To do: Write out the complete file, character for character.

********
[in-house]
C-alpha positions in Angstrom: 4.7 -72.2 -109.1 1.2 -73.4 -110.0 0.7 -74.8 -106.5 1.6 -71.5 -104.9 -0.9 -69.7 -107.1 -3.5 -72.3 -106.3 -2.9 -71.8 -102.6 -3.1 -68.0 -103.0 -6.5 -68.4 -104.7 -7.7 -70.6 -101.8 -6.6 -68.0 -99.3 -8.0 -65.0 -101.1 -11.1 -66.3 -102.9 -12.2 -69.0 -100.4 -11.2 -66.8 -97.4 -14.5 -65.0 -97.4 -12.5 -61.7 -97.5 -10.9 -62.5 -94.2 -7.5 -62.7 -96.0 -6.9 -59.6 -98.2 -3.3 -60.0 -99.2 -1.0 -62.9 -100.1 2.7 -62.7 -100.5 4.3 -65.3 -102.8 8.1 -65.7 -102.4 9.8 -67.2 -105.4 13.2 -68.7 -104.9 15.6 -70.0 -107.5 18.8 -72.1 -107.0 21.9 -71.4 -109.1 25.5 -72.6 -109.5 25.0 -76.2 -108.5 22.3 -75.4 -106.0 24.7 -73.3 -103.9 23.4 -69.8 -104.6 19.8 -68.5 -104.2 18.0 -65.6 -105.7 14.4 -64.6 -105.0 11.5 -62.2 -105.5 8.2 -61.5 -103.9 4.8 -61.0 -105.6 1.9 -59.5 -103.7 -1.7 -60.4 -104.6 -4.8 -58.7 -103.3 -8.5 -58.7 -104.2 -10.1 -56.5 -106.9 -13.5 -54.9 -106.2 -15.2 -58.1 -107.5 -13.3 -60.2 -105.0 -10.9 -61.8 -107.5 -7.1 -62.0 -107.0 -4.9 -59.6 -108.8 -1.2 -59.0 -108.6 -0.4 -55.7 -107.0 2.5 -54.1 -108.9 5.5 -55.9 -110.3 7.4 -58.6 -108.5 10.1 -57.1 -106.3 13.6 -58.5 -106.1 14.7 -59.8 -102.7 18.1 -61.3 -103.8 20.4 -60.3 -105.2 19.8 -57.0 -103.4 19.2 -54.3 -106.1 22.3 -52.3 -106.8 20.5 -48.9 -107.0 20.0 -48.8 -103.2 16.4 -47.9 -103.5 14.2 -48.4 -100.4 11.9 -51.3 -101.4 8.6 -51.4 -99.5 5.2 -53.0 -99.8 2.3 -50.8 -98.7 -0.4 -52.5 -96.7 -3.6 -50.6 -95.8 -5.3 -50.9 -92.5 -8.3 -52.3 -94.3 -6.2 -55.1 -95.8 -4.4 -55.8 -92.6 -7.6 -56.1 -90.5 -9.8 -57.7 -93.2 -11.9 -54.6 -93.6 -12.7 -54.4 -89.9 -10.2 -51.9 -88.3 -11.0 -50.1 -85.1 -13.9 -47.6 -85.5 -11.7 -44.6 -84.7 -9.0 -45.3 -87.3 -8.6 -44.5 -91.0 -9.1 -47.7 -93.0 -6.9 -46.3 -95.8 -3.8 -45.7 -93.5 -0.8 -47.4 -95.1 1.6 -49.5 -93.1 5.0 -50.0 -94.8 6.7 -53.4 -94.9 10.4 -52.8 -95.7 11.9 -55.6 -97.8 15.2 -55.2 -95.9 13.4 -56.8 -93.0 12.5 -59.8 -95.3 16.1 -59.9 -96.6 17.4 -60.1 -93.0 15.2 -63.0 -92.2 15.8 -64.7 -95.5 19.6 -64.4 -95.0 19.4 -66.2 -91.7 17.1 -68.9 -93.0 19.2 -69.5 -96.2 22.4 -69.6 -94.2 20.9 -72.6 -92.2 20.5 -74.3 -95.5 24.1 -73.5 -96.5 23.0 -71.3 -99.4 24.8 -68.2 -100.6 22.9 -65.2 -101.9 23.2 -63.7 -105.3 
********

[in-house]
C-alpha positions in Angstrom: 4.7 -72.2 -109.1 1.2 -73.4 -110.0 0.7 -74.8 -106.5 1.6 -71.5 -104.9 -0.9 -69.7 -107.1 -3.5 -72.3 -106.3 -2.9 -71.8 -102.6 -3.1 -68.0 -103.0 -6.5 -68.4 -104.7 -7.7 -70.6 -101.8 -6.6 -68.0 -99.3 -8.0 -65.0 -101.1 -11.1 -66.3 -102.9 -12.2 -69.0 -100.4 -11.2 -66.8 -97.4 -14.5 -65.0 -97.4 -12.5 -61.7 -97.5 -10.9 -62.5 -94.2 -7.5 -62.7 -96.0 -6.9 -59.6 -98.2 -3.3 -60.0 -99.2 -1.0 -62.9 -100.1 2.7 -62.7 -100.5 4.3 -65.3 -102.8 8.1 -65.7 -102.4 9.8 -67.2 -105.4 13.2 -68.7 -104.9 15.6 -70.0 -107.5 18.8 -72.1 -107.0 21.9 -71.4 -109.1 25.5 -72.6 -109.5 25.0 -76.2 -108.5 22.3 -75.4 -106.0 24.7 -73.3 -103.9 23.4 -69.8 -104.6 19.8 -68.5 -104.2 18.0 -65.6 -105.7 14.4 -64.6 -105.0 11.5 -62.2 -105.5 8.2 -61.5 -103.9 4.8 -61.0 -105.6 1.9 -59.5 -103.7 -1.7 -60.4 -104.6 -4.8 -58.7 -103.3 -8.5 -58.7 -104.2 -10.1 -56.5 -106.9 -13.5 -54.9 -106.2 -15.2 -58.1 -107.5 -13.3 -60.2 -105.0 -10.9 -61.8 -107.5 -7.1 -62.0 -107.0 -4.9 -59.6 -108.8 -1.2 -59.0 -108.6 -0.4 -55.7 -107.0 2.5 -54.1 -108.9 5.5 -55.9 -110.3 7.4 -58.6 -108.5 10.1 -57.1 -106.3 13.6 -58.5 -106.1 14.7 -59.8 -102.7 18.1 -61.3 -103.8 20.4 -60.3 -105.2 19.8 -57.0 -103.4 19.2 -54.3 -106.1 22.3 -52.3 -106.8 20.5 -48.9 -107.0 20.0 -48.8 -103.2 16.4 -47.9 -103.5 14.2 -48.4 -100.4 11.9 -51.3 -101.4 8.6 -51.4 -99.5 5.2 -53.0 -99.8 2.3 -50.8 -98.7 -0.4 -52.5 -96.7 -3.6 -50.6 -95.8 -5.3 -50.9 -92.5 -8.3 -52.3 -94.3 -6.2 -55.1 -95.8 -4.4 -55.8 -92.6 -7.6 -56.1 -90.5 -9.8 -57.7 -93.2 -11.9 -54.6 -93.6 -12.7 -54.4 -89.9 -10.2 -51.9 -88.3 -11.0 -50.1 -85.1 -13.9 -47.6 -85.5 -11.7 -44.6 -84.7 -9.0 -45.3 -87.3 -8.6 -44.5 -91.0 -9.1 -47.7 -93.0 -6.9 -46.3 -95.8 -3.8 -45.7 -93.5 -0.8 -47.4 -95.1 1.6 -49.5 -93.1 5.0 -50.0 -94.8 6.7 -53.4 -94.9 10.4 -52.8 -95.7 11.9 -55.6 -97.8 15.2 -55.2 -95.9 13.4 -56.8 -93.0 12.5 -59.8 -95.3 16.1 -59.9 -96.6 17.4 -60.1 -93.0 15.2 -63.0 -92.2 15.8 -64.7 -95.5 19.6 -64.4 -95.0 19.4 -66.2 -91.7 17.1 -68.9 -93.0 19.2 -69.5 -96.2 22.4 -69.6 -94.2 20.9 -72.6 -92.2 20.5 -74.3 -95.5 24.1 -73.5 -96.5 23.0 -71.3 -99.4 24.8 -68.2 -100.6 22.9 -65.2 -101.9 23.2 -63.7 -105.3 